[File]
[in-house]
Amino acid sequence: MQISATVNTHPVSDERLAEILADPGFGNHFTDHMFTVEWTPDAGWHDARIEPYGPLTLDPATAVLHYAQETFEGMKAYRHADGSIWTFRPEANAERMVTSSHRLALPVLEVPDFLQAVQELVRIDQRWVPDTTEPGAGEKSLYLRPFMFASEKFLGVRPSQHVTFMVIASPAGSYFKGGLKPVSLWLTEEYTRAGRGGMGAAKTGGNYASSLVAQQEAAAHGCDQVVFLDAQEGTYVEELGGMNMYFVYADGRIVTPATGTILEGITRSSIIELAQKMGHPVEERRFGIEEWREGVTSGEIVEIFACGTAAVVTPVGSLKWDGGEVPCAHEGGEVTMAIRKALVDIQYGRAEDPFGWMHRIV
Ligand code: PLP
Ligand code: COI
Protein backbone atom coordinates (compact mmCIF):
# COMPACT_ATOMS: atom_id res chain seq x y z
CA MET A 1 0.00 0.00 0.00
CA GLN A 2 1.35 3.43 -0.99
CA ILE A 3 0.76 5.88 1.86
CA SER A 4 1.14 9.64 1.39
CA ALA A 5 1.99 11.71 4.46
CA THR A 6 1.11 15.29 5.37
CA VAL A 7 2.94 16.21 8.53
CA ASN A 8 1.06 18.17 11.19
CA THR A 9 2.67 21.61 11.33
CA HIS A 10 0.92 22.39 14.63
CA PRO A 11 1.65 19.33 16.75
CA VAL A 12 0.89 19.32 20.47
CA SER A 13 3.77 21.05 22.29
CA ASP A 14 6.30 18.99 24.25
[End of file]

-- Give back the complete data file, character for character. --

[in-house]
Amino acid sequence: MQISATVNTHPVSDERLAEILADPGFGNHFTDHMFTVEWTPDAGWHDARIEPYGPLTLDPATAVLHYAQETFEGMKAYRHADGSIWTFRPEANAERMVTSSHRLALPVLEVPDFLQAVQELVRIDQRWVPDTTEPGAGEKSLYLRPFMFASEKFLGVRPSQHVTFMVIASPAGSYFKGGLKPVSLWLTEEYTRAGRGGMGAAKTGGNYASSLVAQQEAAAHGCDQVVFLDAQEGTYVEELGGMNMYFVYADGRIVTPATGTILEGITRSSIIELAQKMGHPVEERRFGIEEWREGVTSGEIVEIFACGTAAVVTPVGSLKWDGGEVPCAHEGGEVTMAIRKALVDIQYGRAEDPFGWMHRIV
Ligand code: PLP
Ligand code: COI
Protein backbone atom coordinates (compact mmCIF):
# COMPACT_ATOMS: atom_id res chain seq x y z
CA MET A 1 0.00 0.00 0.00
CA GLN A 2 1.35 3.43 -0.99
CA ILE A 3 0.76 5.88 1.86
CA SER A 4 1.14 9.64 1.39
CA ALA A 5 1.99 11.71 4.46
CA THR A 6 1.11 15.29 5.37
CA VAL A 7 2.94 16.21 8.53
CA ASN A 8 1.06 18.17 11.19
CA THR A 9 2.67 21.61 11.33
CA HIS A 10 0.92 22.39 14.63
CA PRO A 11 1.65 19.33 16.75
CA VAL A 12 0.89 19.32 20.47
CA SER A 13 3.77 21.05 22.29
CA ASP A 14 6.30 18.99 24.25